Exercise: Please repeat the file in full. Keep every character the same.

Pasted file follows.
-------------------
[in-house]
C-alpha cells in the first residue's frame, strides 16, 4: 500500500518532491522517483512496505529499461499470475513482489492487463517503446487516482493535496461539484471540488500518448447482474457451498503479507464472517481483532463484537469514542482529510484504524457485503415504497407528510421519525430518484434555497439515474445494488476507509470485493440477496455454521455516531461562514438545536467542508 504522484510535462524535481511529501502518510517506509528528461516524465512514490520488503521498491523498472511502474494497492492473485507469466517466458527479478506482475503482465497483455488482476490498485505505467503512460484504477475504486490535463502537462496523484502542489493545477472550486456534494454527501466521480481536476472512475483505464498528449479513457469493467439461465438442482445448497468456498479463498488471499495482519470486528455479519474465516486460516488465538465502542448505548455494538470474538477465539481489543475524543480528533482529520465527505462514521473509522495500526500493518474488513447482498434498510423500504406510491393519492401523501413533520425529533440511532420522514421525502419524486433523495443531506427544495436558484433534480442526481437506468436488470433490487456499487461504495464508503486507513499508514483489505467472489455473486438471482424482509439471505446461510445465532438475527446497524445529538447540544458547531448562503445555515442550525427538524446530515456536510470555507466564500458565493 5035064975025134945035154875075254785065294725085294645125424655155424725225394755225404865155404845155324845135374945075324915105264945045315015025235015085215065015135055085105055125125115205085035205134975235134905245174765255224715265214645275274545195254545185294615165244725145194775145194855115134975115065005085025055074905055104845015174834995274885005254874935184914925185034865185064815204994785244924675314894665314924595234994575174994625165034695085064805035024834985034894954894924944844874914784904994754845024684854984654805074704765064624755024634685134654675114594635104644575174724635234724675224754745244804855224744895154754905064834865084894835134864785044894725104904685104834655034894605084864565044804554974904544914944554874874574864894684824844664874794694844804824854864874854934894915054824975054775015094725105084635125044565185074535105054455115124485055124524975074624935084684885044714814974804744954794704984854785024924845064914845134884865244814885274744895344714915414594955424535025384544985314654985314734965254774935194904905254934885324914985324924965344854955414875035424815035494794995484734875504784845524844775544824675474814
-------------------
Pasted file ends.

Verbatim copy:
[in-house]
C-alpha cells in the first residue's frame, strides 16, 4: 500500500518532491522517483512496505529499461499470475513482489492487463517503446487516482493535496461539484471540488500518448447482474457451498503479507464472517481483532463484537469514542482529510484504524457485503415504497407528510421519525430518484434555497439515474445494488476507509470485493440477496455454521455516531461562514438545536467542508 504522484510535462524535481511529501502518510517506509528528461516524465512514490520488503521498491523498472511502474494497492492473485507469466517466458527479478506482475503482465497483455488482476490498485505505467503512460484504477475504486490535463502537462496523484502542489493545477472550486456534494454527501466521480481536476472512475483505464498528449479513457469493467439461465438442482445448497468456498479463498488471499495482519470486528455479519474465516486460516488465538465502542448505548455494538470474538477465539481489543475524543480528533482529520465527505462514521473509522495500526500493518474488513447482498434498510423500504406510491393519492401523501413533520425529533440511532420522514421525502419524486433523495443531506427544495436558484433534480442526481437506468436488470433490487456499487461504495464508503486507513499508514483489505467472489455473486438471482424482509439471505446461510445465532438475527446497524445529538447540544458547531448562503445555515442550525427538524446530515456536510470555507466564500458565493 5035064975025134945035154875075254785065294725085294645125424655155424725225394755225404865155404845155324845135374945075324915105264945045315015025235015085215065015135055085105055125125115205085035205134975235134905245174765255224715265214645275274545195254545185294615165244725145194775145194855115134975115065005085025055074905055104845015174834995274885005254874935184914925185034865185064815204994785244924675314894665314924595234994575174994625165034695085064805035024834985034894954894924944844874914784904994754845024684854984654805074704765064624755024634685134654675114594635104644575174724635234724675224754745244804855224744895154754905064834865084894835134864785044894725104904685104834655034894605084864565044804554974904544914944554874874574864894684824844664874794694844804824854864874854934894915054824975054775015094725105084635125044565185074535105054455115124485055124524975074624935084684885044714814974804744954794704984854785024924845064914845134884865244814885274744895344714915414594955424535025384544985314654985314734965254774935194904905254934885324914985324924965344854955414875035424815035494794995484734875504784845524844775544824675474814